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Ensemble modelling and structured decision-making to support Emergency Disease Management

Research output: Contribution to Journal/MagazineJournal articlepeer-review

  • Colleen Webb
  • Matthew Ferrari
  • Tom Lindström
  • Tim Carpenter
  • Salome Dürr
  • Graeme Garner
  • Christopher Parry Jewell
  • Mark Stevenson
  • Michael Ward
  • Marleen Werkman
  • Jantien Backer
  • Michael Tildesley
<mark>Journal publication date</mark>1/03/2017
<mark>Journal</mark>Preventive Veterinary Medicine
Number of pages10
Pages (from-to)124-133
Publication StatusPublished
Early online date16/01/17
<mark>Original language</mark>English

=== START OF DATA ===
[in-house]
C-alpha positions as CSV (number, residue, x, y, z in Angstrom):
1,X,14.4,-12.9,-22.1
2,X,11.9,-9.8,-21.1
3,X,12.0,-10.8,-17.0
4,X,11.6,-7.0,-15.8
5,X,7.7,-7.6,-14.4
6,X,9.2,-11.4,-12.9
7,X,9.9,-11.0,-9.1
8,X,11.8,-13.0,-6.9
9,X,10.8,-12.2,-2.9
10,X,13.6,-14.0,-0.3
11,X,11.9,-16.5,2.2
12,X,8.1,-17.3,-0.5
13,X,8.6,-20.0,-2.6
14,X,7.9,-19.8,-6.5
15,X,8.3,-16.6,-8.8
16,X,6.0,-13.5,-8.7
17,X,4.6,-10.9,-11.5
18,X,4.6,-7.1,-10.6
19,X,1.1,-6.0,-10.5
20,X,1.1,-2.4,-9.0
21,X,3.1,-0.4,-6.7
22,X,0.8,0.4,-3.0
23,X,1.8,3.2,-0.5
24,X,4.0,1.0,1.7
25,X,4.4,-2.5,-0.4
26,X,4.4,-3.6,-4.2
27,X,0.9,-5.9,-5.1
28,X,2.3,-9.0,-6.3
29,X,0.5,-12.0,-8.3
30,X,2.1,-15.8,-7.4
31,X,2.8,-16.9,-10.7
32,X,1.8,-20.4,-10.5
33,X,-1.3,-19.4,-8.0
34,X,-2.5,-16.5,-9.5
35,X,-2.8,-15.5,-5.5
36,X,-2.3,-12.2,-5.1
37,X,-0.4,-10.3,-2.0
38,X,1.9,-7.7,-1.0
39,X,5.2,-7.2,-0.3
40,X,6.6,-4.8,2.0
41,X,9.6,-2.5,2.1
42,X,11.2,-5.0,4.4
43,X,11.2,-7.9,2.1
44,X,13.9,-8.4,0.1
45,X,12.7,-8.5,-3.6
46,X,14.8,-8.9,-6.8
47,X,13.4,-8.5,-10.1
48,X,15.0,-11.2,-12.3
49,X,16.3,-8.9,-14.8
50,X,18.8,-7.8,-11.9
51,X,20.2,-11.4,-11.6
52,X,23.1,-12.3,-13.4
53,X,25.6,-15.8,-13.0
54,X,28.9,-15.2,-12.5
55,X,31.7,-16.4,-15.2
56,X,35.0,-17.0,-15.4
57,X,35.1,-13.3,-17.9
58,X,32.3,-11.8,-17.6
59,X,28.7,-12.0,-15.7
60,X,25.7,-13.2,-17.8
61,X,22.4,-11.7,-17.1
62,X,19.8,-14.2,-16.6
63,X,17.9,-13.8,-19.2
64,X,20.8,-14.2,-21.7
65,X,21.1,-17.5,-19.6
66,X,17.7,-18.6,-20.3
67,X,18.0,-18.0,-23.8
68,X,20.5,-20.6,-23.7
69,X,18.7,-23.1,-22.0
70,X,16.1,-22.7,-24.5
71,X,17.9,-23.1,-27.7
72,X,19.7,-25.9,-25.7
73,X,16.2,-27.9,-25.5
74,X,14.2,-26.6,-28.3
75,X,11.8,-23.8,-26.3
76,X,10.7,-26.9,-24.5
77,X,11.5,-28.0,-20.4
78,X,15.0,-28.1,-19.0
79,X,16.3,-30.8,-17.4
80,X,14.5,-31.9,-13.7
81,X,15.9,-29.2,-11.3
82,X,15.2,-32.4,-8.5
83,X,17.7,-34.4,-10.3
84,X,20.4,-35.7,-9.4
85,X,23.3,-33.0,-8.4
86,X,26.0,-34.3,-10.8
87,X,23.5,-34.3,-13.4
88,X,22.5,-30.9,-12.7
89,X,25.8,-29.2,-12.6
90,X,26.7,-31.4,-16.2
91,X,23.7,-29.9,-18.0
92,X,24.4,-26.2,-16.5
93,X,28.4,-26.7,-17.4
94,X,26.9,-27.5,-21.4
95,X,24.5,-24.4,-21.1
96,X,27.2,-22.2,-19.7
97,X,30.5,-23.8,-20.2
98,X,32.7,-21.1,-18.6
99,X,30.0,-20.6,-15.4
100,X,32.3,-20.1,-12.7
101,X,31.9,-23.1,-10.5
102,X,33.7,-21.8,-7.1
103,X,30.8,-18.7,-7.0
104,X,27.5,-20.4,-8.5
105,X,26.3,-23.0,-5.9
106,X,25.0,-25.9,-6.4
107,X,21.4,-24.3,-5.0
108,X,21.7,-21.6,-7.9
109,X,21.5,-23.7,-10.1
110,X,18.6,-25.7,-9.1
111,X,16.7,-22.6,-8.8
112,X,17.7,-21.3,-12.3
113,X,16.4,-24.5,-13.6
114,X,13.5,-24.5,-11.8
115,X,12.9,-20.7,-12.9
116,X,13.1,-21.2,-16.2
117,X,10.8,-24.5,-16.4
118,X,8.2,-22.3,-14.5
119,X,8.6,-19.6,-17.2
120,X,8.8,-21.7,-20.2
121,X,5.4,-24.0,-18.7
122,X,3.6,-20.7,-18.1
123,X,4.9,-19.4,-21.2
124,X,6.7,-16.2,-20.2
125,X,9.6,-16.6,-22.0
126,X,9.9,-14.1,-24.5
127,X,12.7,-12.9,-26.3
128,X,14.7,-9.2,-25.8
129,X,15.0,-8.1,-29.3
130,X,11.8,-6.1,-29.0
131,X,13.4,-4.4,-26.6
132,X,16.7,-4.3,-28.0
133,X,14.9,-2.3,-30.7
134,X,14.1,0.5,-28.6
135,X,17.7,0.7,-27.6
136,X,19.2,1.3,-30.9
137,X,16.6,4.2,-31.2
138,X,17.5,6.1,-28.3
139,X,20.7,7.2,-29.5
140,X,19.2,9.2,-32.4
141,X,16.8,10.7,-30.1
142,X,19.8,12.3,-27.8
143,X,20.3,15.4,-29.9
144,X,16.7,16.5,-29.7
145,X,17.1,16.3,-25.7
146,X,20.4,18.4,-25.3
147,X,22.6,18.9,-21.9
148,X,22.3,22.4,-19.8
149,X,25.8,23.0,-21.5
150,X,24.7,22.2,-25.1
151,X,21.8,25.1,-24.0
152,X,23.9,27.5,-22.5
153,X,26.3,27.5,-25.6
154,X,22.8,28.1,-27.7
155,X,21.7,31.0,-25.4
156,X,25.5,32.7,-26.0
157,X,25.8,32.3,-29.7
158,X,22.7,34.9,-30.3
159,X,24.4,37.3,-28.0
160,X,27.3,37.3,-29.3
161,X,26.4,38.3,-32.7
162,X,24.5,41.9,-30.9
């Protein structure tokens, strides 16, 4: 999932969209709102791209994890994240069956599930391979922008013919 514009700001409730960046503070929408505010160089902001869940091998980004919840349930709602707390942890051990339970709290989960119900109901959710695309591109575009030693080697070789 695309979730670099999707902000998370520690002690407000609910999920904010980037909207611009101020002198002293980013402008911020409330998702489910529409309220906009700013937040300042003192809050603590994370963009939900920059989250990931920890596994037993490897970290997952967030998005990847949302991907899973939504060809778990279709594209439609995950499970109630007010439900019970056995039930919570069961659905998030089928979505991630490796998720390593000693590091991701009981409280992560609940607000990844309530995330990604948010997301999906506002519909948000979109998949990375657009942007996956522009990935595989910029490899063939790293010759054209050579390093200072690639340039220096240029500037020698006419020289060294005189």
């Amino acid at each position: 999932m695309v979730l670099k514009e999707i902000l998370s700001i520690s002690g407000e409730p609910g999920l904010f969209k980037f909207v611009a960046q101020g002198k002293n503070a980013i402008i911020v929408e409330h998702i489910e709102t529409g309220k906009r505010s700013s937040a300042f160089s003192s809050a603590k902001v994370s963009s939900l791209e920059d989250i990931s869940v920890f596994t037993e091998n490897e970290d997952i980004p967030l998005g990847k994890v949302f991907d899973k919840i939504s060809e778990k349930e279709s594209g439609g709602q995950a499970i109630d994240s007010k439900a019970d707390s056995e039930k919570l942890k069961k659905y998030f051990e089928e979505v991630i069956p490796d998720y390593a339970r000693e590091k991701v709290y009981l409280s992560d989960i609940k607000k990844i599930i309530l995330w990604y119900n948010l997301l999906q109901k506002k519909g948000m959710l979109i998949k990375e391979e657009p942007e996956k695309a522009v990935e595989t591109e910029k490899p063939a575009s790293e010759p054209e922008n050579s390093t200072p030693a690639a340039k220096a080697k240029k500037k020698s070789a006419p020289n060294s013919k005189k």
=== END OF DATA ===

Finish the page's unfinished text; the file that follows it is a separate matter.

Epidemiological models in animal health are commonly used as decision-support tools to understand the impact of various control actions on infection spread in susceptible populations. Different models contain different assumptions and parameterizations, and policy decisions might be improved by considering outputs from multiple models. However, a transparent decision-support framework to integrate outputs from multiple models is nascent in epidemiology. Ensemble modelling and structured decision-making integrate the outputs of multiple models, compare policy actions and support policy decision-making. We briefly review the epidemiological application of ensemble modelling and structured decision-making and illustrate the potential of these methods using foot and mouth disease (FMD) models. In case study one, we apply structured decision-making to compare five possible control actions across three FMD models and show which control actions and outbreak costs are robustly supported and which are impacted by model uncertainty. In case study two, we develop a methodology for weighting the outputs of different models and show how different weighting schemes may impact the choice of control action. Using these case studies, we broadly illustrate the potential of ensemble modelling and structured decision-making in epidemiology to provide better information for decision-making and outline necessary development of these methods for their further application.